GSA Connects 2021 in Portland, Oregon

Paper No. 2-3
Presentation Time: 8:35 AM


VOEGELE, Kristyn, Department of Geology, Rowan University, 201 Mullica Hill, Glassboro, NJ 08028, ULLMANN, Paul, Geology, Rowan University, 201 Mullica Hill Rd., Glassboro, NJ 08028, LONSDORF, Tara, Earth and Environmental Science, University of Michigan, Ann Arbor, MI 48109, CHRISTMAN, Zachary, Department of Geography, Planning, and Sustainability, Rowan University, 201 Mullica Hill Rd, Glassboro, NJ 08028 and LACOVARA, Kenneth, Jean and Ric Edelman Fossil Park, Rowan University, 600 Whitney Ave, Glassboro, NJ 08028; Department of Geology, Rowan University, 201 Mullica Hill, Glassboro, NJ 08028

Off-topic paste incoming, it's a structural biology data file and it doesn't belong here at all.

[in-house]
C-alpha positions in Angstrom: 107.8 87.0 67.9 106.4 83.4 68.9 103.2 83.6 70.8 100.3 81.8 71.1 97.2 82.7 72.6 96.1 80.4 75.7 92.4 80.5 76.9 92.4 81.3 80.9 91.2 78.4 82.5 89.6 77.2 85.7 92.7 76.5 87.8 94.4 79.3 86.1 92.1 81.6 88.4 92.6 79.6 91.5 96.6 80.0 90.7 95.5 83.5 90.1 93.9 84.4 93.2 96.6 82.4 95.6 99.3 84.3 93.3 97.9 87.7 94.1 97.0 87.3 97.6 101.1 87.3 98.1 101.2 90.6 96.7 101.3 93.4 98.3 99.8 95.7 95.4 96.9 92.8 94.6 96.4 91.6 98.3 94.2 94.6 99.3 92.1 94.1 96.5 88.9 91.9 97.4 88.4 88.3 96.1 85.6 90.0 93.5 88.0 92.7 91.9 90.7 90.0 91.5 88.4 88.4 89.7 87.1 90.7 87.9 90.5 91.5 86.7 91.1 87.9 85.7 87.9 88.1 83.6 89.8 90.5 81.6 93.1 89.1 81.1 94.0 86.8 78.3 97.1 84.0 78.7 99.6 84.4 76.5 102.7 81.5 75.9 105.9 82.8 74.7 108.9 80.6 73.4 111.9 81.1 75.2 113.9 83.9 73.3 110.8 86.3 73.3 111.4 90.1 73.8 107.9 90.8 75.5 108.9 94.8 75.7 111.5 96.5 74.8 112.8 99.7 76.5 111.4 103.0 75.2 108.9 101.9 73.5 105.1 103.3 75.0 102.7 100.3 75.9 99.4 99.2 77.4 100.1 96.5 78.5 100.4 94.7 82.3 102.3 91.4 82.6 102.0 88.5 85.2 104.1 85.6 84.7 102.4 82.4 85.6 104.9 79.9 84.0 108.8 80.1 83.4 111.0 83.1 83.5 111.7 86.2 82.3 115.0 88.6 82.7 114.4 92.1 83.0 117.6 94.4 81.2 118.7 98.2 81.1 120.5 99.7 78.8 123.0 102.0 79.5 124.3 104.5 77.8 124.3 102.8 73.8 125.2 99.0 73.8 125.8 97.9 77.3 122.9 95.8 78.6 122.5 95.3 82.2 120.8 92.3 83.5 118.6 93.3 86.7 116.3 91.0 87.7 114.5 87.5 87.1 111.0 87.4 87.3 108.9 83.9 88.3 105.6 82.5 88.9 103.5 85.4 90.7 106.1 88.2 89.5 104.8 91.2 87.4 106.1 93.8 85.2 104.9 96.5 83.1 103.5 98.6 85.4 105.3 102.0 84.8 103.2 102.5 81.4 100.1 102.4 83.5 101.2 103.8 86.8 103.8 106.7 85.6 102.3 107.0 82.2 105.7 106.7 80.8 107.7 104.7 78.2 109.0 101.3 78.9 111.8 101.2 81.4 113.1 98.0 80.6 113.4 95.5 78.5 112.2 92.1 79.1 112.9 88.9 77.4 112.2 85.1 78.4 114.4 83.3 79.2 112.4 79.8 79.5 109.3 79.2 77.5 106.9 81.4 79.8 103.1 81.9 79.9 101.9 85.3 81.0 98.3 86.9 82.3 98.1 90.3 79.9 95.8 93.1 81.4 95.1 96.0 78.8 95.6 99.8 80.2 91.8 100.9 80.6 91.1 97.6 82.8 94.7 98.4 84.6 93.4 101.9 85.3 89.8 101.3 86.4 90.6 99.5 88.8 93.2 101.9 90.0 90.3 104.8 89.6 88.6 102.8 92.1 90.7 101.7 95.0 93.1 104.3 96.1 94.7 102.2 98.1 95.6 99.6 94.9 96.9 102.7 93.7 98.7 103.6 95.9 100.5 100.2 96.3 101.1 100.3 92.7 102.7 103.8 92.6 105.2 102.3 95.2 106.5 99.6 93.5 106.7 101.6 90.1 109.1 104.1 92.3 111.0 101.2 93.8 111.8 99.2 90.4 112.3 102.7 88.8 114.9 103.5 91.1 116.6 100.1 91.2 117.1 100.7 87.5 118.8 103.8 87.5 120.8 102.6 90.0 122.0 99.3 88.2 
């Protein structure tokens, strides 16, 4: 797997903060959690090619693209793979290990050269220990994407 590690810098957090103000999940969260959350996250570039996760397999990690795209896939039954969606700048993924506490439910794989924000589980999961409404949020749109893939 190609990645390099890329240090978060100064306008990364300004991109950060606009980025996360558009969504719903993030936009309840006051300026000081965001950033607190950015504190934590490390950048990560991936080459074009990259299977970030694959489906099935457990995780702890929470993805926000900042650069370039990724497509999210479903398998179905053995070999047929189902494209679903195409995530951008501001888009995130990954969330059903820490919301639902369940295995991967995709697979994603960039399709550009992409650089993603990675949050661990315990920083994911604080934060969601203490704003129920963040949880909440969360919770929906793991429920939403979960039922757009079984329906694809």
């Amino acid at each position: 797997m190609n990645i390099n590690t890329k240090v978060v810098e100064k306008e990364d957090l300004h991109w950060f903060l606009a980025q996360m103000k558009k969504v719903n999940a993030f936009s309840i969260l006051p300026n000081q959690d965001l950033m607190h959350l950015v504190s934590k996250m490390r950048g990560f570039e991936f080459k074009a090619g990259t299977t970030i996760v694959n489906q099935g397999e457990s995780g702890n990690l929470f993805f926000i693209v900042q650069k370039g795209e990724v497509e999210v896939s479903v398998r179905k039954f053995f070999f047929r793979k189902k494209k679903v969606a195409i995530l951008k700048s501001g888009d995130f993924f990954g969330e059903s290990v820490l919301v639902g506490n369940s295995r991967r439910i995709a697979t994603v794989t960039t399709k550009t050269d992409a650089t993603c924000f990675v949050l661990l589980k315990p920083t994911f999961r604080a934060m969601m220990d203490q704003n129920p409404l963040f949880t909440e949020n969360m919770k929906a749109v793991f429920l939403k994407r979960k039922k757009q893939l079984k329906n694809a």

The Maastrichtian–Danian fossiliferous sediments of the Navesink and Hornerstown formations exposed at the Jean and Ric Edelman Fossil Park at Rowan University in Mantua Township, New Jersey, have long been of interest to paleontologists. Within the basal portion of the Hornerstown Formation occurs the Main Fossiliferous Layer (MFL), a rich bonebed assemblage investigated previously by numerous studies on taphonomy, taxonomic description, and chronostratigraphy. Yet over the last 50 years, debate has ensued as to the stratigraphic and geochronologic position of this fossil layer, adding to debate over the taphonomic origin of this bonebed. Herein, we define the taxonomic composition and distribution of vertebrate and invertebrate fossils within the lower Hornerstown Formation. Through methodical top-down excavation, we recorded the position of every fossil encountered in three dimensions and then analyzed the results statistically and spatially. Three-dimensional visual displays and analyses of these data made using ArcGIS Pro yielded an unprecedented look at this fossil bonebed. We found that most reported discrepancies about the stratigraphic placement and thickness of the MFL can be explained by the presence of two distinct fossil assemblages within this interval that are occasionally combined into a single bonebed. The stratigraphically-lower fossil assemblage, which we herein term the “oyster layer”, exhibits low taxonomic diversity, high abundance of the oyster Pycnodonte dissimilaris, moderate taxonomic richness, and is generally tabular in geometry. The stratigraphically-higher fossil assemblage, the MFL, occurs approximately 9 cm higher in section and exhibits high values of taxonomic diversity, fossil abundance, and taxonomic richness. Importantly, our formal definition of the MFL and detailed analysis of its stratigraphic placement is essential for future studies on the taphonomic origin and chronostratigraphy of this bonebed. Our work demonstrates that all researchers must use the same definition of the MFL, as proposed herein, if we are to elucidate the exact chronostratigraphic positions of precise geochronologic indicators (e.g., shocked quartz, iridium spike) within it or correctly estimate the degree of time averaging of its fossils.